Dhaka might be the second worst city in the world to live in, but it once had a glorious history. This four hundred-year-old city once boasted beautiful Nawab palaces, lush gardens, Mughal mosques, ancient temples and more. Dhaka, during the Mughal and British eras, was a prime example of urban settlement of the respective periods. Communities and diasporas like the Armenians, English, Portuguese and of course the native Bengalis, all settled here and made their own share of contributions to the growth of a great city.
The modern 21st century Dhaka has lost much of its old charm. But there are still places and landmarks in Dhaka that will take one back to the old glory days. Many of these places are now in near ruin due to mismanagement and a lack of interest in preserving their appearance. But if you’re looking for something off the usual path, these are the places to head to if you want a reminder of what Dhaka used to be and, perhaps, still can be.
Here are six such places for the history aficionados who want to reminisce about the golden days of Dhaka.
Bahadur Shah Park
Bahadur Shah Park, formerly known as Victoria Park, is located in Old Dhaka near the Sadarghat area. In the late nineteenth century, the park used to be the city centre of Dhaka with several important colonial establishments built around it. It was the main node of the road network of urban Dhaka back then. This is the site where the British performed public execution of the soldiers who took part in the failed Sepoy Mutiny of 1857.
It was also the site from where the accession of Queen Victoria as the Empress of India was announced amidst much fanfare in 1858. Hence the name Victoria Park. It remained Victoria Park until 1947, after which it was renamed Bahadur Shah Park as part of the decolonizing that followed the Partition.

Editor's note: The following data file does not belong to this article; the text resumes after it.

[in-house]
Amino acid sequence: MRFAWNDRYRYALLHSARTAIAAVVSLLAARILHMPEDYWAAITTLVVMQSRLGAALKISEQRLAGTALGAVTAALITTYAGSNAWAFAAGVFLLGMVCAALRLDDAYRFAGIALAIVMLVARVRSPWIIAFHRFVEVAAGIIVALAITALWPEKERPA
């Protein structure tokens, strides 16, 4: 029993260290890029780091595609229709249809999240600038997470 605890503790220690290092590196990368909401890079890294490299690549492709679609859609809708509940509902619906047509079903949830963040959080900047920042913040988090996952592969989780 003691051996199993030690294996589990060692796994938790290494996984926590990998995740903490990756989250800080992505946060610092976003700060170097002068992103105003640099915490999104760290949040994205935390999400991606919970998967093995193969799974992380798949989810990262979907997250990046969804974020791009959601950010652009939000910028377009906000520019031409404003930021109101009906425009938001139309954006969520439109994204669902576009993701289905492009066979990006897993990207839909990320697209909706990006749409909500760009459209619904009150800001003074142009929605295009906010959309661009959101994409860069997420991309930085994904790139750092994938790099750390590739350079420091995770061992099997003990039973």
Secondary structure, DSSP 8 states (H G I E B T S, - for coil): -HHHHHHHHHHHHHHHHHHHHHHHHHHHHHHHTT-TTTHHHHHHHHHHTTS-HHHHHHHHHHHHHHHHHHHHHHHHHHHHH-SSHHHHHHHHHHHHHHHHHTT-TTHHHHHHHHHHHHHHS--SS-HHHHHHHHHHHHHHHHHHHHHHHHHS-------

The park houses a memorial built by Nawab Khwaja, dedicated to the soldiers executed in 1857. It also has Dhaka’s only obelisk, erected in memory of the Nawab’s late son.
Bara Katra is one of the oldest surviving Mughal palatial buildings in Dhaka. Built between 1644 and 1646 CE, it was built to be the official residence of Prince Shah Shuja, son of Emperor Shah Jahan. The prince later endowed it to his diwan.
Bara Katra boasted a magnificent Mughal architectural style and used to be one of the finest Mughal buildings during the time of its construction. In the 19th century, James Atkinson described it as a “stupendous pile of grand and beautiful architecture”.
Located near the Chawkbazar area of Old Dhaka and close to the Buriganga river banks, much of its grandeur is now lost due to the negligence of the authorities tasked with its preservation.
This magnificent church in Armanitola of Old Dhaka is a significant architectural monument. It bears testimony to the existence of the Armenian diaspora in the Bengal region in the 17th and 18th centuries.
Following the invasion of Armenia by the Persians in the 17th century, a significant number of Armenians were sent to Bengal for establishing an Armenian community overseas in the interests of self-preservation. The Armenians played a major role in the political and economic scene of Bengal back in the time. They were mostly traders and businessmen dealing in jute and leather, operating out of the Armenian district, which now bears the name of Armanitola.